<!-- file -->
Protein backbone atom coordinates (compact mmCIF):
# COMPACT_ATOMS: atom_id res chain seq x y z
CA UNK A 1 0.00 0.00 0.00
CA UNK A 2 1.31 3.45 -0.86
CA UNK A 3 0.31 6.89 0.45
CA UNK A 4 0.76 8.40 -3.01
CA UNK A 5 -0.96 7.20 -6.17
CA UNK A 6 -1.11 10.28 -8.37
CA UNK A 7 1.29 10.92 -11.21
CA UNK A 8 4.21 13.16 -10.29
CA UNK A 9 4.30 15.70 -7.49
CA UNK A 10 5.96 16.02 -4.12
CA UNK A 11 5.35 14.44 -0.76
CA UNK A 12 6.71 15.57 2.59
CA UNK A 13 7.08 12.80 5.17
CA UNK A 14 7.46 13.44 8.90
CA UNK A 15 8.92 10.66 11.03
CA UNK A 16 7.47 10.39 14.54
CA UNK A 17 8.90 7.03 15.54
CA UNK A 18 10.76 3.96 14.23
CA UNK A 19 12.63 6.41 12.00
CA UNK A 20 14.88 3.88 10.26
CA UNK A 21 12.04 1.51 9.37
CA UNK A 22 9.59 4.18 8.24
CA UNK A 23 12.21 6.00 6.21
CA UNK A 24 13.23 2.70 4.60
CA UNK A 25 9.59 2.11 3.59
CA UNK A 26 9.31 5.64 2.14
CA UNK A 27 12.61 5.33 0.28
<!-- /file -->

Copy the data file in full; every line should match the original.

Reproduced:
Protein backbone atom coordinates (compact mmCIF):
# COMPACT_ATOMS: atom_id res chain seq x y z
CA UNK A 1 0.00 0.00 0.00
CA UNK A 2 1.31 3.45 -0.86
CA UNK A 3 0.31 6.89 0.45
CA UNK A 4 0.76 8.40 -3.01
CA UNK A 5 -0.96 7.20 -6.17
CA UNK A 6 -1.11 10.28 -8.37
CA UNK A 7 1.29 10.92 -11.21
CA UNK A 8 4.21 13.16 -10.29
CA UNK A 9 4.30 15.70 -7.49
CA UNK A 10 5.96 16.02 -4.12
CA UNK A 11 5.35 14.44 -0.76
CA UNK A 12 6.71 15.57 2.59
CA UNK A 13 7.08 12.80 5.17
CA UNK A 14 7.46 13.44 8.90
CA UNK A 15 8.92 10.66 11.03
CA UNK A 16 7.47 10.39 14.54
CA UNK A 17 8.90 7.03 15.54
CA UNK A 18 10.76 3.96 14.23
CA UNK A 19 12.63 6.41 12.00
CA UNK A 20 14.88 3.88 10.26
CA UNK A 21 12.04 1.51 9.37
CA UNK A 22 9.59 4.18 8.24
CA UNK A 23 12.21 6.00 6.21
CA UNK A 24 13.23 2.70 4.60
CA UNK A 25 9.59 2.11 3.59
CA UNK A 26 9.31 5.64 2.14
CA UNK A 27 12.61 5.33 0.28